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Stereotype Threat ch 1,2,3,7,12,18

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University of Toronto Scarborough
Michael Inzlicht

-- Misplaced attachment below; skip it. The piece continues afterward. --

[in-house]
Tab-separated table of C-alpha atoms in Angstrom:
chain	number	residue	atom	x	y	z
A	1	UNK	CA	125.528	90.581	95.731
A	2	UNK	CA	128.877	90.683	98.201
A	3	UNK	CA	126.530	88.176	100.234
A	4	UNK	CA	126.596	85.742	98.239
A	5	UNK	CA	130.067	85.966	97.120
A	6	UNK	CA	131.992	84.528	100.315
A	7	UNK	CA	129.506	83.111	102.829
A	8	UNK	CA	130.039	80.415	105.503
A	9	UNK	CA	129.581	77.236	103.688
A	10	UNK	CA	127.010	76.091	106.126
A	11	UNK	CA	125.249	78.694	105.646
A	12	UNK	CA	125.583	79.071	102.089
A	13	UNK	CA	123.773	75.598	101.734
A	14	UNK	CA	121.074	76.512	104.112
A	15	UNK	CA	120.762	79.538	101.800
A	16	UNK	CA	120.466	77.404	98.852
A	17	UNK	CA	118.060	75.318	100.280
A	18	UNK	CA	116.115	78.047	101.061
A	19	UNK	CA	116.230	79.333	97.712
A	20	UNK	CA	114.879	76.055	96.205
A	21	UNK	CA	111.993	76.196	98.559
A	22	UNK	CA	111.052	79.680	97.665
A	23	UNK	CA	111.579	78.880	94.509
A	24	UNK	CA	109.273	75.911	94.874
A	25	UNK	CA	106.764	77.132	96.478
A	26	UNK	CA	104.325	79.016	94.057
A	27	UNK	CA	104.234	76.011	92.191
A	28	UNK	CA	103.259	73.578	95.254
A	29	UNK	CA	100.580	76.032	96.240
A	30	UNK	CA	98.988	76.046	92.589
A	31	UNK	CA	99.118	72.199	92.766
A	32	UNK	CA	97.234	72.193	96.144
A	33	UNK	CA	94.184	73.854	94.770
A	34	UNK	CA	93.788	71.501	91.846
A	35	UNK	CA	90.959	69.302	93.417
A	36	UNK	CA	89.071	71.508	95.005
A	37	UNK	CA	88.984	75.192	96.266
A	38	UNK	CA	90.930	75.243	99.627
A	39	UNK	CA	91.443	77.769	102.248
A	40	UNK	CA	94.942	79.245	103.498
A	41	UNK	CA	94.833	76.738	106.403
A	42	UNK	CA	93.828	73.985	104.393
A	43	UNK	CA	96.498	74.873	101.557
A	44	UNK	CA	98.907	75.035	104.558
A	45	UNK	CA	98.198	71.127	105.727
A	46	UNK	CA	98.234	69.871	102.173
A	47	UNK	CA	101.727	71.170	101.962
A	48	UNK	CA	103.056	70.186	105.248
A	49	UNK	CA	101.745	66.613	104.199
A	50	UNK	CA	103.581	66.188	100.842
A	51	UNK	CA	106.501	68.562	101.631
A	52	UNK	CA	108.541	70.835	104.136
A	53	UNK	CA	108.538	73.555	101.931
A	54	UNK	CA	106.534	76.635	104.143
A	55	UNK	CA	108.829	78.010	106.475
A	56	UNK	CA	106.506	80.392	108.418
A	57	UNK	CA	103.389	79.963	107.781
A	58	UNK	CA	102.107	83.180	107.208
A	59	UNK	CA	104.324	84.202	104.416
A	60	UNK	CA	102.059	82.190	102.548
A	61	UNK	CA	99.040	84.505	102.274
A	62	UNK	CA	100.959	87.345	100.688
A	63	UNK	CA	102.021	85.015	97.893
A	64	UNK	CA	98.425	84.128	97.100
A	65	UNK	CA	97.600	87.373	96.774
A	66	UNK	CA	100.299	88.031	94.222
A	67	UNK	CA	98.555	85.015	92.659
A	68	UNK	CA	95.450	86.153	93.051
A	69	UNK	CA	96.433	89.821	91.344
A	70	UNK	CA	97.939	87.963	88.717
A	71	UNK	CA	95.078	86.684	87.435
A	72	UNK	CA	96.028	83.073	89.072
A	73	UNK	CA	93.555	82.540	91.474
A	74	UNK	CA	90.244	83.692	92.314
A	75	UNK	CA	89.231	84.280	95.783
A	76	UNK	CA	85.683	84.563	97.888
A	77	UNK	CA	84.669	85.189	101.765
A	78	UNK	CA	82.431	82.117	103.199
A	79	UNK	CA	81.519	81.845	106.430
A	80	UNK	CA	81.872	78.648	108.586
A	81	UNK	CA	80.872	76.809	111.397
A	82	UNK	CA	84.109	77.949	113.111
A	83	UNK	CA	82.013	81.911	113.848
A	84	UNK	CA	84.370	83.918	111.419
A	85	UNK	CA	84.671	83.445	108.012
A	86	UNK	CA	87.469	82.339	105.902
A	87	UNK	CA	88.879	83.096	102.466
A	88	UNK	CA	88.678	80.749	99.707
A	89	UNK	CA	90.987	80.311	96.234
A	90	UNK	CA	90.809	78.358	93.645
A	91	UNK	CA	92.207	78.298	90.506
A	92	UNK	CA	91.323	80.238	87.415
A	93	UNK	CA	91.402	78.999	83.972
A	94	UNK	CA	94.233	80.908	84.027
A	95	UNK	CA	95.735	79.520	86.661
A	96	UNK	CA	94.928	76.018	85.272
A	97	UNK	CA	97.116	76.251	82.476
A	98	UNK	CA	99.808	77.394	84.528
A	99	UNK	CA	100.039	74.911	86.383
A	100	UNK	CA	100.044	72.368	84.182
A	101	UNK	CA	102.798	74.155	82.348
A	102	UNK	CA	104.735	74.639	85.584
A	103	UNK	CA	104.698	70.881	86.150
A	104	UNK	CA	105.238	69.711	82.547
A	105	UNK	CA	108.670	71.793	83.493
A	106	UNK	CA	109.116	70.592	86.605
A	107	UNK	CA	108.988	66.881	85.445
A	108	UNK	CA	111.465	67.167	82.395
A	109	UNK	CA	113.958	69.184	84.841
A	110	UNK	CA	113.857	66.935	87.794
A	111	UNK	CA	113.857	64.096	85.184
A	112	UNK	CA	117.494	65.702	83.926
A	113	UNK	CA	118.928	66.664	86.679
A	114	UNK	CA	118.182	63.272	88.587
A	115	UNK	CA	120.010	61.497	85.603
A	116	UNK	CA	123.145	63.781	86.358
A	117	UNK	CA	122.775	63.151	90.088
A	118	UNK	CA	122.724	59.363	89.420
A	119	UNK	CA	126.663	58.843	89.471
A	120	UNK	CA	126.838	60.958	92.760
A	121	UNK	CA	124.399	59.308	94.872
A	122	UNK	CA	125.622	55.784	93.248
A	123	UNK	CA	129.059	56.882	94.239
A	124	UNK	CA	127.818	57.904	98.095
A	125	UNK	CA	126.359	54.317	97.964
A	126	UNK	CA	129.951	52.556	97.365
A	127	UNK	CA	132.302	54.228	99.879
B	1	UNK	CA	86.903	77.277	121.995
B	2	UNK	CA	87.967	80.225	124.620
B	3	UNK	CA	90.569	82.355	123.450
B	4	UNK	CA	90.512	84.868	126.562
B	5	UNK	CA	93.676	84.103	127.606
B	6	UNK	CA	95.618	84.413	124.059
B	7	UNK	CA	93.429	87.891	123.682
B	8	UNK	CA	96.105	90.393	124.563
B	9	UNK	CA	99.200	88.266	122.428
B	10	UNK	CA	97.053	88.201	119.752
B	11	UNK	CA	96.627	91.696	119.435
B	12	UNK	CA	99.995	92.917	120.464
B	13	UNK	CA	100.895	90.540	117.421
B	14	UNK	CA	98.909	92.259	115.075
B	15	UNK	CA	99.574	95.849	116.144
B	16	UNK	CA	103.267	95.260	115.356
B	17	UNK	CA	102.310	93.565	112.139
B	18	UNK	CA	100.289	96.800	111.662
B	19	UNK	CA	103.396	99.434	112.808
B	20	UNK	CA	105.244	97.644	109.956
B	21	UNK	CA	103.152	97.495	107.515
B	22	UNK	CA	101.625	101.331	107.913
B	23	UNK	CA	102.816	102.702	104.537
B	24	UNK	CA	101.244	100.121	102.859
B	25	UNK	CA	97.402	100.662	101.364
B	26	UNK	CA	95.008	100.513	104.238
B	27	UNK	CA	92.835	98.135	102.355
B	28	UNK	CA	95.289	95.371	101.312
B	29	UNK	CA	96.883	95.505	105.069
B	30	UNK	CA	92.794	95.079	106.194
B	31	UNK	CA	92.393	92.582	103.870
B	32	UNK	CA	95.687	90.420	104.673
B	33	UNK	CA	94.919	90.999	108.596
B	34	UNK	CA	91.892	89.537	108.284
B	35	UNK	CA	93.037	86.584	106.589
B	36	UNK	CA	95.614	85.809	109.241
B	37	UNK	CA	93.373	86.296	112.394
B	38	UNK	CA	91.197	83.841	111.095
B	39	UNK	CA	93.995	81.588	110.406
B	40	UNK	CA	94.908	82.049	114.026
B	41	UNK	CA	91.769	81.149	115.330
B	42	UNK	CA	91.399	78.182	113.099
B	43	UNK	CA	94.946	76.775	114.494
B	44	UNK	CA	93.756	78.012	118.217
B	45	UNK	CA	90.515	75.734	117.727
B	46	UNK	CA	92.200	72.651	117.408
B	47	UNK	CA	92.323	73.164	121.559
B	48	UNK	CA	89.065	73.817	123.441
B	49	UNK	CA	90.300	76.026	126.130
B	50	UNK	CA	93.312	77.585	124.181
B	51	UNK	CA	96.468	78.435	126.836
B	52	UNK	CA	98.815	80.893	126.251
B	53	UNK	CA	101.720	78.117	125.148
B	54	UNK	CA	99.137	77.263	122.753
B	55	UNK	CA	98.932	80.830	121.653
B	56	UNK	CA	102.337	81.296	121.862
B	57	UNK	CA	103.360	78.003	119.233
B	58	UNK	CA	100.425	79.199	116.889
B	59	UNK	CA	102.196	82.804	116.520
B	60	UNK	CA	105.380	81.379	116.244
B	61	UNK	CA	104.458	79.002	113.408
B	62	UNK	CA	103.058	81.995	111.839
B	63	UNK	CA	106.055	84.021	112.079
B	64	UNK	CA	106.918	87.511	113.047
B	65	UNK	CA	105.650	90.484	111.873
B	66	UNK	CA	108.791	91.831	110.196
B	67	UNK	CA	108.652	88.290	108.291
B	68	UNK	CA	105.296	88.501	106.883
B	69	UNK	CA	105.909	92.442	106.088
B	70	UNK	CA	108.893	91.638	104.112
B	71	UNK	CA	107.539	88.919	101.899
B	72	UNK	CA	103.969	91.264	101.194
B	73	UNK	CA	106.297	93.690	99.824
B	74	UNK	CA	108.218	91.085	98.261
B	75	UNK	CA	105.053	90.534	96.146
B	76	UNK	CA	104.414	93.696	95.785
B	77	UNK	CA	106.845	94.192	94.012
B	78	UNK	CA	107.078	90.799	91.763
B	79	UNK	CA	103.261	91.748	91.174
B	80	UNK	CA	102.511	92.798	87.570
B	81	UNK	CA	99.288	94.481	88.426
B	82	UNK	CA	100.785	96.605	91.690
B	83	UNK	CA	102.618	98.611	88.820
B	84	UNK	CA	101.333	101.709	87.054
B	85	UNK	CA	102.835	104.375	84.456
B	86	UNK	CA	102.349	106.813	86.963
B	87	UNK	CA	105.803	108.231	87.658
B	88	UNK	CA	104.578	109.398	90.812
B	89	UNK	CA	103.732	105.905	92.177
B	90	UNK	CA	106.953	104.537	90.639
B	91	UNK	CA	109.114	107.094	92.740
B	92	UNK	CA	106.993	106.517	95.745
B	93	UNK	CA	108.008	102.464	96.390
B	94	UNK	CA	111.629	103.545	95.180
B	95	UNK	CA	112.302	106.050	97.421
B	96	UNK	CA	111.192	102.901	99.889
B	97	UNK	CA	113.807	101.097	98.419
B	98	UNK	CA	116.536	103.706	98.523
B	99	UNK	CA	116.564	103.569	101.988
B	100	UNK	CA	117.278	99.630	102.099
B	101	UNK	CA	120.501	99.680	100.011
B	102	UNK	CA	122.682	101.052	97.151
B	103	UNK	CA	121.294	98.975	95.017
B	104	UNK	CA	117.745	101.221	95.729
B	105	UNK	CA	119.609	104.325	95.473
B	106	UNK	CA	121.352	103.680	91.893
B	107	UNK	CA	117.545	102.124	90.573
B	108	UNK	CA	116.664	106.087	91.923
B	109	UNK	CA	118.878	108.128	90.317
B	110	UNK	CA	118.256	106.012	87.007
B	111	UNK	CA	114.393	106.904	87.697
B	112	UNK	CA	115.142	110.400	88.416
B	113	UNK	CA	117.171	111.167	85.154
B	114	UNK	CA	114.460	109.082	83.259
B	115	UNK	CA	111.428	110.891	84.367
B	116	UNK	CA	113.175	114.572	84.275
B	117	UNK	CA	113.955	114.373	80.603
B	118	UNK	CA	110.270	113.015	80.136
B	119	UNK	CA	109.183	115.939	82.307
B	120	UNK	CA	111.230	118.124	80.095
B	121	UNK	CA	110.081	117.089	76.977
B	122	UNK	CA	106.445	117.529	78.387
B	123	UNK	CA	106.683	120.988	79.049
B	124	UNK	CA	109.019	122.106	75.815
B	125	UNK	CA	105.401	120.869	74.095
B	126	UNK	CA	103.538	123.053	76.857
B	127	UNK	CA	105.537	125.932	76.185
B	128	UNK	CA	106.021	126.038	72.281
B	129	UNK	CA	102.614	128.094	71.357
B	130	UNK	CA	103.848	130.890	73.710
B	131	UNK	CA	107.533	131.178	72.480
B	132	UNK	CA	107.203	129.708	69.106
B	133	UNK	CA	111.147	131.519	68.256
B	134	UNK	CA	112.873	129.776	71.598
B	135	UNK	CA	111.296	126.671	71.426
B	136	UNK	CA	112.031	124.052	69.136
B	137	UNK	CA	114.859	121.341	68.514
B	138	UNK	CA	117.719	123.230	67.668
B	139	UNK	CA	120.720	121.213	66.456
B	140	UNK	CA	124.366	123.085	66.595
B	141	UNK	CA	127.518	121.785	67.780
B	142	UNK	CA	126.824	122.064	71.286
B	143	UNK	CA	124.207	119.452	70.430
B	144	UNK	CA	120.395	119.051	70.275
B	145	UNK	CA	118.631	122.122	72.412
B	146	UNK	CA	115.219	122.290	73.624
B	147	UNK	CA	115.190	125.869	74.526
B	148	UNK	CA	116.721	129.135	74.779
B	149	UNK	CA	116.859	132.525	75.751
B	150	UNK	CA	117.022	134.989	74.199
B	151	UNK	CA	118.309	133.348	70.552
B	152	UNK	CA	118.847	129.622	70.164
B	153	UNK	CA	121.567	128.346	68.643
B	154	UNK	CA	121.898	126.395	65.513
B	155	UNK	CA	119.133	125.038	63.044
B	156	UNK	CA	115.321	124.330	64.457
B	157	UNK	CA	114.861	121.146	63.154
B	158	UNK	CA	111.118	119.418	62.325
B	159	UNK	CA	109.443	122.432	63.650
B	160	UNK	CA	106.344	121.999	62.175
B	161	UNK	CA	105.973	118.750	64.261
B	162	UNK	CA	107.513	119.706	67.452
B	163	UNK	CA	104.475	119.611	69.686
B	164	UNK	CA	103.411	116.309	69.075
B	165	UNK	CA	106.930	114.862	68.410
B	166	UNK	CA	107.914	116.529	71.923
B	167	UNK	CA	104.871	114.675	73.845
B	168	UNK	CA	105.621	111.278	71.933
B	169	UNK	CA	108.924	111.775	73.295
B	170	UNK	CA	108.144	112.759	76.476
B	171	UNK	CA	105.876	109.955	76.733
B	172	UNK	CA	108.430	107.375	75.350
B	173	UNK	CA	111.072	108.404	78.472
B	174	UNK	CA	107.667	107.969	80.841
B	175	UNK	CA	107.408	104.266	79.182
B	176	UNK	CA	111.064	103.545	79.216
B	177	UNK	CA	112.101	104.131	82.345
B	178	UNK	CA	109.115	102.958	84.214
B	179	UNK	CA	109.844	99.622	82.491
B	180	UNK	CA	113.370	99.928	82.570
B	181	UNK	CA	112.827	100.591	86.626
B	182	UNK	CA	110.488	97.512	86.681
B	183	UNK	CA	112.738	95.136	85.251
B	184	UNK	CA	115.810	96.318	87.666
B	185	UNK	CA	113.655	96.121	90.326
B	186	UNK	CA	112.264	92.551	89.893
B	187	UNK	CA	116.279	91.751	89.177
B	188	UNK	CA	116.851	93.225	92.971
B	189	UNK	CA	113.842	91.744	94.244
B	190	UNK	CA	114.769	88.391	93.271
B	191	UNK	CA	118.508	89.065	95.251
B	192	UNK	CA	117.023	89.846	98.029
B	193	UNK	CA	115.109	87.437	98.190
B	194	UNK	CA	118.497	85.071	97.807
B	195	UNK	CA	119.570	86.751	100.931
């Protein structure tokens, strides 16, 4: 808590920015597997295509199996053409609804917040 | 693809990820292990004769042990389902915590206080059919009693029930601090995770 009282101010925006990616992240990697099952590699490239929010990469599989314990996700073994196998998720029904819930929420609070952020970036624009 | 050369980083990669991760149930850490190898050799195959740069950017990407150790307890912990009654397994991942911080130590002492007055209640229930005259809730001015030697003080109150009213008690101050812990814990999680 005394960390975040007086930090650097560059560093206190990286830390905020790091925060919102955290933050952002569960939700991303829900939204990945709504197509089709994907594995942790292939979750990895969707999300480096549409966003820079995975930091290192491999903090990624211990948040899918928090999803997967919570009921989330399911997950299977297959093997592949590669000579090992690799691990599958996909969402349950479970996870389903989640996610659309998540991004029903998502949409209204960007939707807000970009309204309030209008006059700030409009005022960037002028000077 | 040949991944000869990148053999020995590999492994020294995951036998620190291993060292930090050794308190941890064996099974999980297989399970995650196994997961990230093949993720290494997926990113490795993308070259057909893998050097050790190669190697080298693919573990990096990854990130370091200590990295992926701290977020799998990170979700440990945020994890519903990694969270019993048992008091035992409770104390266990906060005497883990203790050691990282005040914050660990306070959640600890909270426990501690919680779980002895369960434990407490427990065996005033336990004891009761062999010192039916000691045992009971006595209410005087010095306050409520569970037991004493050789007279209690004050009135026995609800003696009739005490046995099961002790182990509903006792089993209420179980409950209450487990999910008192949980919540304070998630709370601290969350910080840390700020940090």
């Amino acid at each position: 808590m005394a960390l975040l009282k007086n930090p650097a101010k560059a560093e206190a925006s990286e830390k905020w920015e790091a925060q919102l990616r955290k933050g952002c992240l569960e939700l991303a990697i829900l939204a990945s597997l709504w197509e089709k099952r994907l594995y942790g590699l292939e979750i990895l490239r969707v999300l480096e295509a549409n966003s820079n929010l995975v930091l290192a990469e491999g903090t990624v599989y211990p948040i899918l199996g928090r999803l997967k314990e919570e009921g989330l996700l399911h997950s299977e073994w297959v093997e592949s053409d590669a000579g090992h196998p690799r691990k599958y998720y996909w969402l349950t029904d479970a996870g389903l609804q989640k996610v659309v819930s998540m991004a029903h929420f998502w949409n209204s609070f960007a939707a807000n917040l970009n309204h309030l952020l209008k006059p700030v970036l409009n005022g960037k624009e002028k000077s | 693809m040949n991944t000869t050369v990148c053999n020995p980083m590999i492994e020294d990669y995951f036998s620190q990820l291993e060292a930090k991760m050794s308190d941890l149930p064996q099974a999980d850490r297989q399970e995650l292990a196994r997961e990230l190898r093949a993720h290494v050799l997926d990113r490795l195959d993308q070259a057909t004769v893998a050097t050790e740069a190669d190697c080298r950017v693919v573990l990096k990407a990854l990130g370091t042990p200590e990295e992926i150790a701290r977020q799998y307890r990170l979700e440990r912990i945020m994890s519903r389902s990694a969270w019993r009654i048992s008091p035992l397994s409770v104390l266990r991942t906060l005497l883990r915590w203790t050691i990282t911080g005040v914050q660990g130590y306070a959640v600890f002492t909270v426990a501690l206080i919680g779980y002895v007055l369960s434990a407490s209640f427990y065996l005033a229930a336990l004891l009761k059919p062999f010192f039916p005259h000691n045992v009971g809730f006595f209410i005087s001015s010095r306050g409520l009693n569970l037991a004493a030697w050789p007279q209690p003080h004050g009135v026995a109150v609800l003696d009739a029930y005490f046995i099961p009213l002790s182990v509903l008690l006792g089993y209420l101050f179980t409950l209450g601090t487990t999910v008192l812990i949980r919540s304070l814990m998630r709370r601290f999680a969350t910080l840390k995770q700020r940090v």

Stereotype Threat Ch1-Introduction -blacks and latinos continue to trail whites in standardized measures of reading and mathematics at all age levels. -achievement gap has narrowed overtime but not the race gap. -similar gaps exist WORLDWIDE -gender gap is small in high school, large in entrance tests to university like SATs -women still a minority when it comes to top positions What Causes the Achievement Gap? -standard explanations: nature/nuture, biological/genetic, culture/socialization -Nature: the bell curve (blacks and latinos have inferior genes), women's inferior instrinsic aptitude -Nurture:women products of sociocultural environments, less education resourcs (low income family)= lower academic performance. -it is believed that scores on a standardized test of intelligence and achievement are valid and unbiased indicator of a person's true abilty. -race difference still exists even after controlling socioeconomic status -even culturally fair and valid measures can still be subject to variables that systematically impair performance for some individuals and not others. -something in the situation itself, holds maginalized groups back from reaching their full potential. This something is the existence of SOCIAL STEREOTYPES.- creates a threatening intellectual environment for stigmatized individuals -a climate in which anything they say or do could be interpreted through the lens of low expectations- STEREOTYPE THREAT. Stereotype Threat -defined as a situational predicament in which individuals are at risk, by dint of their actions or behaviours, of confirming negative stereotypes about their group. -this fear of confirmtion can hijack the congnitive systems required for optimal performance and result in low test performance. - occurs also in latinos, women in math and science, elderly in meemory and whites in athletics. -the theory of ST acoids the nature vs nurture trap by suggesting that situations themselves can bring apparent group differences in performance. It avoids labeling people. Points to power of the SITUATION. Even subtle changes to the situation can have profound effects on performance. -Stereotype threat can also cause learning impairments. -can ead to negative health complications as a result of frequent activation of a stress response. -impairments tos to basic executive-level cognitive processes can then have implications for decision making and the control of negative or maladaptive impulses. Chapter 2: THE ROLE OF SITUATIONAL CUES IN SIGNALING AND MAINTAINING STEREOTYPE THREAT -the meaning people assign to those cues ultimately affects whehther they will become vulnerable to-or protected against-stereotype threat. -"identity safe" cues in a setting can eliminate stereotype threat by reducing identity threat concerns and signaling to stigmatized individuals that their social identity will not be a liability to their outcomes. Stereotype Threat: A Person in Context -situational cues in a setting make a stereotype salient and relevant to one's actions, the resulting psychological pressure to disprove the stereotype might depress academic performance. The Role of Cues and Vigilance n Stereotype Threat -assumption that a personal has multiple social identities. When situational cues signal an indentity's value or importance in a setting, that particularg roup membership becomes more salient than the others and vigilance process in initiated during which ppl's attn is directed to other situational cues in the environment to determine whether the identity may be a liability. -vigilance increased if the identity may be a liability. -remember more situational cues -individuals differ with regard to the likelihood and intensity that thy engage the vigilance process. -research finds that the degree to which one identifies w/ a domain moderates stereotype threat effects. -ppl who are more identified with their stereotyped social group are also more vulnerable to stereotype threat effects. Situational Cues in Academic Settings -when a test is notoriously important- such as when it predicts future academic opportunities or scholarships- no additional cue is necessary to induce stereotype threat. -organization of a setting significantly moderates stereotype threat effects. -ie with each man added to a testroom where a woman was taking a math test, performance declined linearly whereas men were unaffected by the cue. -women exposed to stereotypic commercials indicated less interest in persuing quantitative domains as a career, preferring to apply for verbal domains in which a potential for gender stereotyping is reduced. -subtle situational cues found in both the media and in the behaviors of others can launch the stereotype process and interfere with the performance, aspirations, and cognitive processes of stigmatized individuals. Situational Cues and Social Identity Concerns -situational cues become meaningful to people to the extent that they imply some contingency between the cue and one's outcome in a setting. -stigmatized individuals experience more uncertainty in novel situations that unstigmatized ppl do -stigmatized ppl also search for cues to belonging.( Belonging concerns). -stigamatized individuals are also vigilant to cues that indicate the likelihood that they can be authentic in a setting. May make person feel fake. (Authenticity concerns) -sitmatized individuals often look for cues to interpersonal trust. (Trust and fairness concerns) -discrimination and devaluation concerns -marginalization, ghettoizations, social exclusion concerns: concerns that one's beliefs are abnormal to mainstream practices. -situational cues vary in the number and type of social identity concerns that they trigger. Creating and Sustaining Identity-safe Settings -identity safe settings contain identity-affirming cues-which signal to people that their social identity is affirmatively welcomed. Cues to Identity Safety in Academic Settings -threat in a academic setting is reduced by explicitly stating that the upcoming test is nondiagnostic of intelligence. Or explicitly saying that is test is unbiased/culturally fair. -its seems that ppl linkg evaluative tests to negative group stereotypes automatically and it takes an explicit rebuttal of the the stereotype's revelance to elimiante stereotype threat. Adding Identity-safe Cues to a Setting -used to neaturalize the otherwise threatening environment. -Critical Mass- the number of identity MATES that is takes for an individual to feel they will not be judged according to their social identity. Is an identity-safe cue.ie adding more females to a math test setting reduced stereotype threat among the women. -rooted to a belonging concern. CH 3: AN INTEGRATION OF PROCESSES THAT UNDERLIE STEREOTYPE THREAT -stereotype threat effects were not due to threat at all, rather it was argued that situations can prime negative stereotypes that indviduals then automatically assimilate into their behavior. Stereotype Threat is What Stereotype Threat Does -one who experiences stereotype threat have a motivation to avoid enacting any behavior that might be seen as stereotypical. Automatic Activation of Threat -awareness of the stereotype threat consciously is not needed. -see pg.36 -can cause overinterpretation of cues bc the underlying goal is to avoid confirmation of the stereotype. -situations of stereotype threat brings to mind thoughts about one's relation o a valued domain that conflict with one's relation to a valued group that is stereotyped to do poorly. Explicit Effots to Manage the Situation and One's Responses -the automatic processes that negative self-relevant stereotypes set in motion are accompanied by a number of controlled processes that can, in turn, affect performance. Often for the worse but, sometimes, even for the better. Increased Effort at the Task -stereotype threat increase's ones motivation to disconfirm the stereotype. -increased drive to perform well -performance increased if involves simple cognitive function or a well-learned through process/behaviour -performance impaired if the task is more cognitively challenging. -increased arousal -threat increases a prepotent response, however faster to launch corrective saccad (enhanced motivation to do well) -the effort is not purely a function of controlled processing. Decreased Working Memory -stereotype threat taxes working memory capacity The Depleting Effects of Task Ruminations -working memory can be impaired by negative stereotypes bc central executive and phonological loop resources are saturated with internal worries about one's performance. -increased worries and negative thoughts about the situation -anxious arousal actually predicted better working memory under stereotype threat when individuals were primed with confidence or has a dispositional tendency to reappraise negative emotions in a more positive way. -ST can hijack central executive funtioning via attempts to suppress negative thoughts. Efforts to Regulate Thoughts and Emotions -suppression processes are cognitively depleting as they rely on the same central executive processes needed for other types of problem solving. -ppl are ego depleted after experiencing ST -situational reminders of one's stigmatized status led to miniority students expected to take an intelligence test to perform more poorly on a Strrop interference task in one study and led women expectving to have their math ability assesed to have greater difficulty squeezing a hand grip. -if you used distracticing thought to avoid thinking about stereotype,